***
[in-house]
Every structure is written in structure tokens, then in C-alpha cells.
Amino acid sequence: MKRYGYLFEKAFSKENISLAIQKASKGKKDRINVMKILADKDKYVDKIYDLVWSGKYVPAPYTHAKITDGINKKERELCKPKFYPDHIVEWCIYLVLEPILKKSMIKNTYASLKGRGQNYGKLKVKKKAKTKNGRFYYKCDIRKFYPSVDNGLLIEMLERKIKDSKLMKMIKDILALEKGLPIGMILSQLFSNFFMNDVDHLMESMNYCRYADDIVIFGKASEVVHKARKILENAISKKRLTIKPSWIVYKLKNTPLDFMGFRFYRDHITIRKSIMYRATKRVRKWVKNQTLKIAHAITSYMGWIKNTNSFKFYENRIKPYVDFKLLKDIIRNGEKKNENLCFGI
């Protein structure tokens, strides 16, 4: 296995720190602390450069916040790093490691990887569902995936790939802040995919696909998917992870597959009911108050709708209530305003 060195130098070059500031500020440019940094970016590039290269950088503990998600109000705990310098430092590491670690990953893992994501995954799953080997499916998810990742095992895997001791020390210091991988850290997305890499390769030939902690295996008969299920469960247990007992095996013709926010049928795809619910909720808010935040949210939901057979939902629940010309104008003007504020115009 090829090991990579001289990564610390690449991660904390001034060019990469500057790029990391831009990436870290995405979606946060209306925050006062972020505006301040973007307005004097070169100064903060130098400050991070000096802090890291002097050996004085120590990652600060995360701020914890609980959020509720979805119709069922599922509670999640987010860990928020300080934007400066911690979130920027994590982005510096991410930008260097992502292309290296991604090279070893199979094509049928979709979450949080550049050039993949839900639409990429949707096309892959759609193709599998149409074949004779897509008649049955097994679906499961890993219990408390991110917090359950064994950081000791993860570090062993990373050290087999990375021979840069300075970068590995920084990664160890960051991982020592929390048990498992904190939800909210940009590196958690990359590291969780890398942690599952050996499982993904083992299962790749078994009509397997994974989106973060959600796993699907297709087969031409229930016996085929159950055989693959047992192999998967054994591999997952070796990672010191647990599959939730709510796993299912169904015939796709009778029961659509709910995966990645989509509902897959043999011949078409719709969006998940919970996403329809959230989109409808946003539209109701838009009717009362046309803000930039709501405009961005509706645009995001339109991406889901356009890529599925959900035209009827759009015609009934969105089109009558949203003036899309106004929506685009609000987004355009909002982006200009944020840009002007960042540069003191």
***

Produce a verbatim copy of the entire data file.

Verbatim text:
[in-house]
Every structure is written in structure tokens, then in C-alpha cells.
Amino acid sequence: MKRYGYLFEKAFSKENISLAIQKASKGKKDRINVMKILADKDKYVDKIYDLVWSGKYVPAPYTHAKITDGINKKERELCKPKFYPDHIVEWCIYLVLEPILKKSMIKNTYASLKGRGQNYGKLKVKKKAKTKNGRFYYKCDIRKFYPSVDNGLLIEMLERKIKDSKLMKMIKDILALEKGLPIGMILSQLFSNFFMNDVDHLMESMNYCRYADDIVIFGKASEVVHKARKILENAISKKRLTIKPSWIVYKLKNTPLDFMGFRFYRDHITIRKSIMYRATKRVRKWVKNQTLKIAHAITSYMGWIKNTNSFKFYENRIKPYVDFKLLKDIIRNGEKKNENLCFGI
């Protein structure tokens, strides 16, 4: 296995720190602390450069916040790093490691990887569902995936790939802040995919696909998917992870597959009911108050709708209530305003 060195130098070059500031500020440019940094970016590039290269950088503990998600109000705990310098430092590491670690990953893992994501995954799953080997499916998810990742095992895997001791020390210091991988850290997305890499390769030939902690295996008969299920469960247990007992095996013709926010049928795809619910909720808010935040949210939901057979939902629940010309104008003007504020115009 090829090991990579001289990564610390690449991660904390001034060019990469500057790029990391831009990436870290995405979606946060209306925050006062972020505006301040973007307005004097070169100064903060130098400050991070000096802090890291002097050996004085120590990652600060995360701020914890609980959020509720979805119709069922599922509670999640987010860990928020300080934007400066911690979130920027994590982005510096991410930008260097992502292309290296991604090279070893199979094509049928979709979450949080550049050039993949839900639409990429949707096309892959759609193709599998149409074949004779897509008649049955097994679906499961890993219990408390991110917090359950064994950081000791993860570090062993990373050290087999990375021979840069300075970068590995920084990664160890960051991982020592929390048990498992904190939800909210940009590196958690990359590291969780890398942690599952050996499982993904083992299962790749078994009509397997994974989106973060959600796993699907297709087969031409229930016996085929159950055989693959047992192999998967054994591999997952070796990672010191647990599959939730709510796993299912169904015939796709009778029961659509709910995966990645989509509902897959043999011949078409719709969006998940919970996403329809959230989109409808946003539209109701838009009717009362046309803000930039709501405009961005509706645009995001339109991406889901356009890529599925959900035209009827759009015609009934969105089109009558949203003036899309106004929506685009609000987004355009909002982006200009944020840009002007960042540069003191």